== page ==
Adaptations are always a difficult thing to undertake. There is the group that wants a direct, faithful interpretation of their beloved original work. Then there is the group that wants a new, grand vision for the masses. Of course, there is also the group that believes that only the fundamental core (whatever the hell that may be) need be alluded to in the new adaptation. Unsurprisingly, the in built audience is both the benefit and detriment of adapting established works. Accordingly, the announcement of the 2021 film adaptation of the beloved and well known literary classic The Green Knight, though to be fair there are several versions of the infamous poem that have and can influence any adaptation.
Having read one version of the infamous story, I, admittedly, wasn’t sure what to expect from the 2021 A24 film. The story isn’t particularly long, and the events within the poem itself are not that involved. Obviously, the timeline within the story is about a year long, but the actual events that transpire are rather sparse; at least, for a film slightly north of two hours. Still, an A24 film starring Dev Patel was enough of a hook to get me invested, but then everything happened and did not have a chance to view the film until it arrived on streaming services recently. And, I will say, wish I had had the theatrical experience.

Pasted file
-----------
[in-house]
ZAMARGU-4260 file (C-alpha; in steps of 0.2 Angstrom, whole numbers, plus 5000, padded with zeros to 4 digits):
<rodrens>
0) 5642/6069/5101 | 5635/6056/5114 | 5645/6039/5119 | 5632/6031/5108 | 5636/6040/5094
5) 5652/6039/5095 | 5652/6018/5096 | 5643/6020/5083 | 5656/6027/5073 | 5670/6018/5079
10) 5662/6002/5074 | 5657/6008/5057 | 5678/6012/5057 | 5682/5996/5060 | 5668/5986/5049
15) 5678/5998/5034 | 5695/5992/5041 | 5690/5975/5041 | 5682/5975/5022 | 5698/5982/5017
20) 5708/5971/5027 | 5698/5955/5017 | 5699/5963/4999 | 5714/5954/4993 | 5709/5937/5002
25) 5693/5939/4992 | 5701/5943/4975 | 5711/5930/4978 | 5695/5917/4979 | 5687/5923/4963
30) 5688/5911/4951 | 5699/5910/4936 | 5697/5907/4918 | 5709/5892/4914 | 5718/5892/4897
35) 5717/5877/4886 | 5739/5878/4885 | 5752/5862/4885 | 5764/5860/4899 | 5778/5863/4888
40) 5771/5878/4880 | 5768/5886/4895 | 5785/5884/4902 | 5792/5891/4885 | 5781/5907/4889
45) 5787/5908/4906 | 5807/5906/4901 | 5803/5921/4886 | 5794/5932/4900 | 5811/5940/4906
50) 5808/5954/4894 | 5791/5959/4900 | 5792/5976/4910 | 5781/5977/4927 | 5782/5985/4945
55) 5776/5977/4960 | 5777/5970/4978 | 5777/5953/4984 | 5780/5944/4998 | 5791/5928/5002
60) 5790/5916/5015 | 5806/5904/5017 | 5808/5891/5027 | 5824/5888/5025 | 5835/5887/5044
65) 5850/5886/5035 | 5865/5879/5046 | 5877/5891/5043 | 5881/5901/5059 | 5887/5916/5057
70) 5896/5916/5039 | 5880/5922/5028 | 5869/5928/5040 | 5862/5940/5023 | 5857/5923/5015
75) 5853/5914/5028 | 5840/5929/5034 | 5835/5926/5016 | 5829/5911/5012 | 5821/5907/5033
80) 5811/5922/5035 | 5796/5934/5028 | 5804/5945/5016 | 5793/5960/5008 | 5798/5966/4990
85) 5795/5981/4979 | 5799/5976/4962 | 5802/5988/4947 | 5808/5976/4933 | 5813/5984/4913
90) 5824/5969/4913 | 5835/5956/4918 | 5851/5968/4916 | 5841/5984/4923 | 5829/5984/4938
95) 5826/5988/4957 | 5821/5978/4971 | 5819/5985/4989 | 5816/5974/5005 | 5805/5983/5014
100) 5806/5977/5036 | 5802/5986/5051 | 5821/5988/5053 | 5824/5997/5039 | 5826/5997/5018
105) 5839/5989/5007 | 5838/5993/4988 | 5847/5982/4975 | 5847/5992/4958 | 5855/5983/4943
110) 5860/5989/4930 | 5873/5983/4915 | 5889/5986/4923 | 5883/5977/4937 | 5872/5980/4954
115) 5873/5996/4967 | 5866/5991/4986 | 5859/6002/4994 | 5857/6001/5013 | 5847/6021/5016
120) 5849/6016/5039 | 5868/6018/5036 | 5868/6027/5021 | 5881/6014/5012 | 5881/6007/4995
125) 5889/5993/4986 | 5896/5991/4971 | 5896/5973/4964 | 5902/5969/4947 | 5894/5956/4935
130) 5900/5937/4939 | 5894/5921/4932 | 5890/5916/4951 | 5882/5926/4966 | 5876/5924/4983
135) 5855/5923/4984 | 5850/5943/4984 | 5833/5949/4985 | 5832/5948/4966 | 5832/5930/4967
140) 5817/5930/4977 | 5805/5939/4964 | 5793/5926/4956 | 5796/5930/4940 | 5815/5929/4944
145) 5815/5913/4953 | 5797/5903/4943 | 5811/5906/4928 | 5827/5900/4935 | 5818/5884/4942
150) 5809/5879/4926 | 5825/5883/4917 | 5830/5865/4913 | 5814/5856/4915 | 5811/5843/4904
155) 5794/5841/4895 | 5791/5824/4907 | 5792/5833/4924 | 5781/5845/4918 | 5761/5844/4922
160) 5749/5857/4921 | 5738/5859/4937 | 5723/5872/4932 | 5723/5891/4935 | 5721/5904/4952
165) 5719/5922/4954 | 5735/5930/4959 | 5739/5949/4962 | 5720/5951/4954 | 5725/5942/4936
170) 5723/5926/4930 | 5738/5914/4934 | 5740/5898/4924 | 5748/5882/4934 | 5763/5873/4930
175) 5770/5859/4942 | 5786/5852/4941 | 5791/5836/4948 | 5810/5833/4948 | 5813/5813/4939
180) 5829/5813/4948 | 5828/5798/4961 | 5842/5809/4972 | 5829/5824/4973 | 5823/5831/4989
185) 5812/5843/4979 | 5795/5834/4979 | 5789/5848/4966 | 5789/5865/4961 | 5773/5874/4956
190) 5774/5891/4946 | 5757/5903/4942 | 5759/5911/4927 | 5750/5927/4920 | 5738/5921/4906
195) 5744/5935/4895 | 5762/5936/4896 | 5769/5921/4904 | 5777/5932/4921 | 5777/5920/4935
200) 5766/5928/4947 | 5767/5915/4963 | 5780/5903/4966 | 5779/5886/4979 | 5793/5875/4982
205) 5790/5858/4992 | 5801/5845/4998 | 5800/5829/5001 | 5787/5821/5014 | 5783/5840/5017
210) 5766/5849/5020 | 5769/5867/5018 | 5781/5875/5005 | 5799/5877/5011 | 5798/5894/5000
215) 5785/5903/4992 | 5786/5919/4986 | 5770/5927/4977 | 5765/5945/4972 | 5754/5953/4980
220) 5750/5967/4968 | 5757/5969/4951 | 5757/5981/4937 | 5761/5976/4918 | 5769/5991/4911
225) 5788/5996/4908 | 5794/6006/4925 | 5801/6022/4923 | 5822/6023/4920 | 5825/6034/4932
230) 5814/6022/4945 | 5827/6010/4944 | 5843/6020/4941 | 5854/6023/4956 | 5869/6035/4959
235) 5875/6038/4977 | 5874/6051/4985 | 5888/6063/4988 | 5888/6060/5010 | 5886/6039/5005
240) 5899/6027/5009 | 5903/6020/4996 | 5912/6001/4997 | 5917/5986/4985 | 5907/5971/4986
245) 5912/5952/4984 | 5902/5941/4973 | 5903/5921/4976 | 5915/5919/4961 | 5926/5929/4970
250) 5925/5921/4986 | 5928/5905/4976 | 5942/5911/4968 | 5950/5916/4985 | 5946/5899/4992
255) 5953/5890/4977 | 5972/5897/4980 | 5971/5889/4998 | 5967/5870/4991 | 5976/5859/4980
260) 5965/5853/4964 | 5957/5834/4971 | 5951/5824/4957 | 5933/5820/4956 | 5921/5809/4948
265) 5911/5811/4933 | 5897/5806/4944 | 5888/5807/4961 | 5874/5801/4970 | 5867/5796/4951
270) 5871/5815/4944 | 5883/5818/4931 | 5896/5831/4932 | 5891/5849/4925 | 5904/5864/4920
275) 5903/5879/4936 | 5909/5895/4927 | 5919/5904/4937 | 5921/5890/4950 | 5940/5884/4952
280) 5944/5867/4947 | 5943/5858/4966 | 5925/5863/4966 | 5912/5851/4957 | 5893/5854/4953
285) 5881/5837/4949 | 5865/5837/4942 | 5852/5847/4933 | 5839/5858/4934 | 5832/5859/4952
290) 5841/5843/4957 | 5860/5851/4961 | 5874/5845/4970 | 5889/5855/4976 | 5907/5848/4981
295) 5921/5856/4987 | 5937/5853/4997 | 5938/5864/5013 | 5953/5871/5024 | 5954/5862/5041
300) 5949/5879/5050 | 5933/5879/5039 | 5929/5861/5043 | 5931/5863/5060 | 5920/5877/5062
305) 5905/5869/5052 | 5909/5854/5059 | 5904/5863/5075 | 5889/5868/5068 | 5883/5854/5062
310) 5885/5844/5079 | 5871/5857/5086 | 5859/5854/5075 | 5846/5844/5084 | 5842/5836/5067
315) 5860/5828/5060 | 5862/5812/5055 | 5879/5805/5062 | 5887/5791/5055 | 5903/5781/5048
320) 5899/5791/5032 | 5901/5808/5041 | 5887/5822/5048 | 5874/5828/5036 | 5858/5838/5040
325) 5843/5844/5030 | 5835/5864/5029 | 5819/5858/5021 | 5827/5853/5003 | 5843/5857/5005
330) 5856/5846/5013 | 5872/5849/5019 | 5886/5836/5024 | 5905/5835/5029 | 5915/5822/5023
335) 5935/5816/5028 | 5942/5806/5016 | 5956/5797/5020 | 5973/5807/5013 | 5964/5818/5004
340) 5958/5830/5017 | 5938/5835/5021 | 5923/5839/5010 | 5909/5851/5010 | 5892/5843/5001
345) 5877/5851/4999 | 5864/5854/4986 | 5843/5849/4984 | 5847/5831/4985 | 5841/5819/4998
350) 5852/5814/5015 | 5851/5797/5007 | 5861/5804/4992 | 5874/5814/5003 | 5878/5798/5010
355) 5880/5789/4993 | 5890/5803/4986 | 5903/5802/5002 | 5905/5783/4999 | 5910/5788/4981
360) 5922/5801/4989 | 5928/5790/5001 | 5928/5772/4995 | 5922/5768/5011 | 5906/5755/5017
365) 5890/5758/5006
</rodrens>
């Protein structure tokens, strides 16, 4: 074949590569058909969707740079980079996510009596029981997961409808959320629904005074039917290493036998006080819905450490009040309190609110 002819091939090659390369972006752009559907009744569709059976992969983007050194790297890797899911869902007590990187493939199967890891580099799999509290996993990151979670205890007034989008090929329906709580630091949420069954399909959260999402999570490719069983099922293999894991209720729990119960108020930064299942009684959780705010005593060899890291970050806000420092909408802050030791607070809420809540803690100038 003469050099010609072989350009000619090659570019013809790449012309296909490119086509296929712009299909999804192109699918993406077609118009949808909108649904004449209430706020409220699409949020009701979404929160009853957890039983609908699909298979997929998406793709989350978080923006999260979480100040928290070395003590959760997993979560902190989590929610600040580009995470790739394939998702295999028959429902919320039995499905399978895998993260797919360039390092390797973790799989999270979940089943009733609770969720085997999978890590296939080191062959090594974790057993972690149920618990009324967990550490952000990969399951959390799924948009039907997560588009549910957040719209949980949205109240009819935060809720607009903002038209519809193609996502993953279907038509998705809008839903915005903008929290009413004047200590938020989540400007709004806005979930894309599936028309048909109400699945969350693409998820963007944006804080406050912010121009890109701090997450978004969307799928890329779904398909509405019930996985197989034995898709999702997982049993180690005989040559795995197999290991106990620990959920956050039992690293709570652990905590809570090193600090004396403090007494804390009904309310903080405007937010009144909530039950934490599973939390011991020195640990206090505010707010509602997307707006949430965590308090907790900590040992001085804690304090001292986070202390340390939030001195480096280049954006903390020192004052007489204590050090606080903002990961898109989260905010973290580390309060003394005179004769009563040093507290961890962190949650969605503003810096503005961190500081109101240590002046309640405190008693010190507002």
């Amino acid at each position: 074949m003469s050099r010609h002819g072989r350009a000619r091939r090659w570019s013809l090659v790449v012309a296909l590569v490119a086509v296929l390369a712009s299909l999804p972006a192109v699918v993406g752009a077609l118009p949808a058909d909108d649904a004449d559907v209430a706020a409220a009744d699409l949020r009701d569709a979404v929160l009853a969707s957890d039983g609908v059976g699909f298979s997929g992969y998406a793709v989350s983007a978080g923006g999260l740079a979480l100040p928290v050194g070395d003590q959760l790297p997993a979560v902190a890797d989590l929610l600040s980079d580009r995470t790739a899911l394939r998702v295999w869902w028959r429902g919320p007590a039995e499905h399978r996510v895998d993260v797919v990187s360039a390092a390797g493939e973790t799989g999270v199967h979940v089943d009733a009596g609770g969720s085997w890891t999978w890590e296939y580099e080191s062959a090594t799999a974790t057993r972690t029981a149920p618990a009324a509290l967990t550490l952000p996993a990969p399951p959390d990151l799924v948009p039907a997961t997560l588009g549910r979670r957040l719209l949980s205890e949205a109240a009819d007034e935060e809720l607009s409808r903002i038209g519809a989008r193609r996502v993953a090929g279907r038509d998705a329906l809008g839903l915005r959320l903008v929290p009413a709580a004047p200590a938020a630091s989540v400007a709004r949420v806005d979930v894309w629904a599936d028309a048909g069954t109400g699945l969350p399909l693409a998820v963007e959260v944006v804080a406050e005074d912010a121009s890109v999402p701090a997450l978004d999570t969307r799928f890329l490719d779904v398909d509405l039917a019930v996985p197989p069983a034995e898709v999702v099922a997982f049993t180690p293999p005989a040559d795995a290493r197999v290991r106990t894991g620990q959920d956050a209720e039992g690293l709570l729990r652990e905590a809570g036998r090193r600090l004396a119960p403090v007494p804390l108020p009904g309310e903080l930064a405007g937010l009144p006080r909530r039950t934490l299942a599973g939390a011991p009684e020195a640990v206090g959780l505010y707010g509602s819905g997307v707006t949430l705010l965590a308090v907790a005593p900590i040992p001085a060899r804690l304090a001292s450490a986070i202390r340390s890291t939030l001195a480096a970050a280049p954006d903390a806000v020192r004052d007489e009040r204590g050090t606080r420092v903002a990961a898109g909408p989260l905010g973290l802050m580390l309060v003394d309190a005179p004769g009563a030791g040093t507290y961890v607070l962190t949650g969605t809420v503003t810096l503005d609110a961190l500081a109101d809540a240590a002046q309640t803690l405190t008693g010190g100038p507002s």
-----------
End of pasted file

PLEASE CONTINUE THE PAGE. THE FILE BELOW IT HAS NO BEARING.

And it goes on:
The film adaptation is a visual feast of a narrative. It is the (current) quintessential A24 movie in its aesthetic, themes, unconventional narrative, visuals, music, etc. This is probably why it did not receive wide viewership or audience reception. This is not to suggest that the film is bad by any means. Quite the opposite. The Green Knight takes bits and pieces from several tellings of the original, for lack of a better term, story and mixes and arranges what is necessary to tell the story the film is attempting to convey. Which is the point of adaptations, no? Using the framework and experience of the original work to tell a new and interesting story. In that regard, The Green Knight fully succeeds as it very much remains faithful to the source material but absolutely adds new themes and ideas by simply adjusting and changing a few elements in the adaptation.
The core story does not shift too much, so if you are familiar with source story, this film won’t be too difficult to follow. That being said, it is still very much not everyone’s ‘cup of tea’ and that is not too surprising. If you are a fan of Dev Patel, A24, or weird films, I highly recommend The Green Knight. Oddball, intriguing films deserve a chance, and ones with this much talent behind them should definitely find an audience. Check it out at when you have a chance.